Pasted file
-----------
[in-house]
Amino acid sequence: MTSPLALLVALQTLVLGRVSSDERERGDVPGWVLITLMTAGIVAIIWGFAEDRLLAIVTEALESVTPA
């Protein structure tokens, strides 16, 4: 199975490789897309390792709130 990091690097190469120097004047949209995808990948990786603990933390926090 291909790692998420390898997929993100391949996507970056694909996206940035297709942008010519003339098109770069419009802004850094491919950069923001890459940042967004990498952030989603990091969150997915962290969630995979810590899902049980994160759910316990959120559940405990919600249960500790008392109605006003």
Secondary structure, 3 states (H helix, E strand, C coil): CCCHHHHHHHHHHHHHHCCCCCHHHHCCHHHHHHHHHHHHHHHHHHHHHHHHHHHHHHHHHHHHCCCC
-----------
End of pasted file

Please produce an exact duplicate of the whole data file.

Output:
[in-house]
Amino acid sequence: MTSPLALLVALQTLVLGRVSSDERERGDVPGWVLITLMTAGIVAIIWGFAEDRLLAIVTEALESVTPA
């Protein structure tokens, strides 16, 4: 199975490789897309390792709130 990091690097190469120097004047949209995808990948990786603990933390926090 291909790692998420390898997929993100391949996507970056694909996206940035297709942008010519003339098109770069419009802004850094491919950069923001890459940042967004990498952030989603990091969150997915962290969630995979810590899902049980994160759910316990959120559940405990919600249960500790008392109605006003």
Secondary structure, 3 states (H helix, E strand, C coil): CCCHHHHHHHHHHHHHHCCCCCHHHHCCHHHHHHHHHHHHHHHHHHHHHHHHHHHHHHHHHHHHCCCC